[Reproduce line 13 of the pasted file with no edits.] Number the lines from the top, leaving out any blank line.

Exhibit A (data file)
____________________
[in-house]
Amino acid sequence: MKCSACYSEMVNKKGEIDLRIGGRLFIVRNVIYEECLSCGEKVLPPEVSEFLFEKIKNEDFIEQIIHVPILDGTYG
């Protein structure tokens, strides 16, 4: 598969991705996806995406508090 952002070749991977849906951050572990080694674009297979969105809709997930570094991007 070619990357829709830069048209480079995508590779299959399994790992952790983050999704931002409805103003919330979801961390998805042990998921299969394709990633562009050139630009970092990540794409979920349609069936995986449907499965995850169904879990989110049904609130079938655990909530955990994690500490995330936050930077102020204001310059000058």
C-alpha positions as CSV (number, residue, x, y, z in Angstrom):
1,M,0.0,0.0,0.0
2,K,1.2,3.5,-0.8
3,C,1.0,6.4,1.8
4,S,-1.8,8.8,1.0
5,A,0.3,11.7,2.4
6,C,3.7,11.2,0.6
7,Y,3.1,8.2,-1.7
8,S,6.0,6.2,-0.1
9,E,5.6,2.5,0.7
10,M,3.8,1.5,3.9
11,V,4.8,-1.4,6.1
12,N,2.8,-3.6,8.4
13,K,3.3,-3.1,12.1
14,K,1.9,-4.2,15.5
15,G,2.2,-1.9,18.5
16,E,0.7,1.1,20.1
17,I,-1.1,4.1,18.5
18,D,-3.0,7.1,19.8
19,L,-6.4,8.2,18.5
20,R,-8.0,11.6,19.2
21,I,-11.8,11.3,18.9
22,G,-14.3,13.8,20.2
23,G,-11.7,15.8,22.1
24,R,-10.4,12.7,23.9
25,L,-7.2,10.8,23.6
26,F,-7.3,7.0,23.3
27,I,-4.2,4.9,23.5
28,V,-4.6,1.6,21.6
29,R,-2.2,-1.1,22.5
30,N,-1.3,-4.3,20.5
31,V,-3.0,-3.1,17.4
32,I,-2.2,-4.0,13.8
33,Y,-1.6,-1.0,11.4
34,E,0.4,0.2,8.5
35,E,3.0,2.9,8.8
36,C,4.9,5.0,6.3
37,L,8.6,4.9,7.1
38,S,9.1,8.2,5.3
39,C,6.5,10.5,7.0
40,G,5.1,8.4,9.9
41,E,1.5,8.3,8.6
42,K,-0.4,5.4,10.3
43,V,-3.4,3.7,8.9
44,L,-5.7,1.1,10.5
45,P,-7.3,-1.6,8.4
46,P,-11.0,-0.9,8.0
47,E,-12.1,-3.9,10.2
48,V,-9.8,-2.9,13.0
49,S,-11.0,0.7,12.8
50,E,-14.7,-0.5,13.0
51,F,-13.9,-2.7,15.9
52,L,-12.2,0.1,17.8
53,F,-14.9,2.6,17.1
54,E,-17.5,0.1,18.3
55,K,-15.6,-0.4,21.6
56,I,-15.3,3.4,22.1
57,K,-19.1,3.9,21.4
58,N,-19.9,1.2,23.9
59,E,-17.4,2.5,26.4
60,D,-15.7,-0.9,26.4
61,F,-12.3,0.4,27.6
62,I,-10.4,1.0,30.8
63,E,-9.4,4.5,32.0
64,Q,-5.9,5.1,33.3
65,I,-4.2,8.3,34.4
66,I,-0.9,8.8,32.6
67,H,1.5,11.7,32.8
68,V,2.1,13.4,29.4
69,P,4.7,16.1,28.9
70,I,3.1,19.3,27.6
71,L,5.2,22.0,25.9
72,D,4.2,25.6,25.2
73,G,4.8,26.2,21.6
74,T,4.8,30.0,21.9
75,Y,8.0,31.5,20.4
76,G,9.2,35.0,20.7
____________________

9,E,5.6,2.5,0.7